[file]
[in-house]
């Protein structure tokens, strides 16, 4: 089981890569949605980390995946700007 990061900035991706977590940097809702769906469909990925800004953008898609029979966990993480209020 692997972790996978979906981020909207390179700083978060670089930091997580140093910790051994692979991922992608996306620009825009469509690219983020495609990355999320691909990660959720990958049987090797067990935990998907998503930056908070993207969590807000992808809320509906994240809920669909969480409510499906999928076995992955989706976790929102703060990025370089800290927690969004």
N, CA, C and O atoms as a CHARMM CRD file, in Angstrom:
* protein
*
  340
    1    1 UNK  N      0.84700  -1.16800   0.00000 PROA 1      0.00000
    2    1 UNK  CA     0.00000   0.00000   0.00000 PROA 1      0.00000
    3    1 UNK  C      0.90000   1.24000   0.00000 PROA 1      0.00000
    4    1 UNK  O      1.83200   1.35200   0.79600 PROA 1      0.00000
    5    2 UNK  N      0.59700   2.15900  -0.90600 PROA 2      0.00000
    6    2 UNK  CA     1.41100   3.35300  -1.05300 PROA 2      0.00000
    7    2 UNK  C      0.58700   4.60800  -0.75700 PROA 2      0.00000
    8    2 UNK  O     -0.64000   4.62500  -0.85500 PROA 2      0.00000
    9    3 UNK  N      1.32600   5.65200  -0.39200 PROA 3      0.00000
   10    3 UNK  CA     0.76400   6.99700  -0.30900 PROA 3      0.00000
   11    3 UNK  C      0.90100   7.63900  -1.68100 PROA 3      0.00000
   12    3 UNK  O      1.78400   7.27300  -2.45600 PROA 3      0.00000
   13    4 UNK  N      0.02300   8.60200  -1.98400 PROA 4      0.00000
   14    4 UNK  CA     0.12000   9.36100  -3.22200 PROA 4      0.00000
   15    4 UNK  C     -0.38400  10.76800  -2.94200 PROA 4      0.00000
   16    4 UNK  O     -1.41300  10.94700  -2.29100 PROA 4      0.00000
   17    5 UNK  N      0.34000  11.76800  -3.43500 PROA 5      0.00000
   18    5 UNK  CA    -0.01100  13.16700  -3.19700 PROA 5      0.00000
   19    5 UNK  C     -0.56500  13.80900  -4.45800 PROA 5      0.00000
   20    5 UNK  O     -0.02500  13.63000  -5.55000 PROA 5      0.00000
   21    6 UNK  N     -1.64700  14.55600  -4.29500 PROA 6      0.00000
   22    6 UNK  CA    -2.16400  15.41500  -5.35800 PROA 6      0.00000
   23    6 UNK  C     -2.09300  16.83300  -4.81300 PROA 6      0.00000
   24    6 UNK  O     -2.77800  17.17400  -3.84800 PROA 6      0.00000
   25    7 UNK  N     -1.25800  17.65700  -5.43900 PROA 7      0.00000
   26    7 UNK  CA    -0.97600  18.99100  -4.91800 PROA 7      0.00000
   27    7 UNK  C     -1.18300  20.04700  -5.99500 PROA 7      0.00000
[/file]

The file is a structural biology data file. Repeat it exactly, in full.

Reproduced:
[in-house]
């Protein structure tokens, strides 16, 4: 089981890569949605980390995946700007 990061900035991706977590940097809702769906469909990925800004953008898609029979966990993480209020 692997972790996978979906981020909207390179700083978060670089930091997580140093910790051994692979991922992608996306620009825009469509690219983020495609990355999320691909990660959720990958049987090797067990935990998907998503930056908070993207969590807000992808809320509906994240809920669909969480409510499906999928076995992955989706976790929102703060990025370089800290927690969004």
N, CA, C and O atoms as a CHARMM CRD file, in Angstrom:
* protein
*
  340
    1    1 UNK  N      0.84700  -1.16800   0.00000 PROA 1      0.00000
    2    1 UNK  CA     0.00000   0.00000   0.00000 PROA 1      0.00000
    3    1 UNK  C      0.90000   1.24000   0.00000 PROA 1      0.00000
    4    1 UNK  O      1.83200   1.35200   0.79600 PROA 1      0.00000
    5    2 UNK  N      0.59700   2.15900  -0.90600 PROA 2      0.00000
    6    2 UNK  CA     1.41100   3.35300  -1.05300 PROA 2      0.00000
    7    2 UNK  C      0.58700   4.60800  -0.75700 PROA 2      0.00000
    8    2 UNK  O     -0.64000   4.62500  -0.85500 PROA 2      0.00000
    9    3 UNK  N      1.32600   5.65200  -0.39200 PROA 3      0.00000
   10    3 UNK  CA     0.76400   6.99700  -0.30900 PROA 3      0.00000
   11    3 UNK  C      0.90100   7.63900  -1.68100 PROA 3      0.00000
   12    3 UNK  O      1.78400   7.27300  -2.45600 PROA 3      0.00000
   13    4 UNK  N      0.02300   8.60200  -1.98400 PROA 4      0.00000
   14    4 UNK  CA     0.12000   9.36100  -3.22200 PROA 4      0.00000
   15    4 UNK  C     -0.38400  10.76800  -2.94200 PROA 4      0.00000
   16    4 UNK  O     -1.41300  10.94700  -2.29100 PROA 4      0.00000
   17    5 UNK  N      0.34000  11.76800  -3.43500 PROA 5      0.00000
   18    5 UNK  CA    -0.01100  13.16700  -3.19700 PROA 5      0.00000
   19    5 UNK  C     -0.56500  13.80900  -4.45800 PROA 5      0.00000
   20    5 UNK  O     -0.02500  13.63000  -5.55000 PROA 5      0.00000
   21    6 UNK  N     -1.64700  14.55600  -4.29500 PROA 6      0.00000
   22    6 UNK  CA    -2.16400  15.41500  -5.35800 PROA 6      0.00000
   23    6 UNK  C     -2.09300  16.83300  -4.81300 PROA 6      0.00000
   24    6 UNK  O     -2.77800  17.17400  -3.84800 PROA 6      0.00000
   25    7 UNK  N     -1.25800  17.65700  -5.43900 PROA 7      0.00000
   26    7 UNK  CA    -0.97600  18.99100  -4.91800 PROA 7      0.00000
   27    7 UNK  C     -1.18300  20.04700  -5.99500 PROA 7      0.00000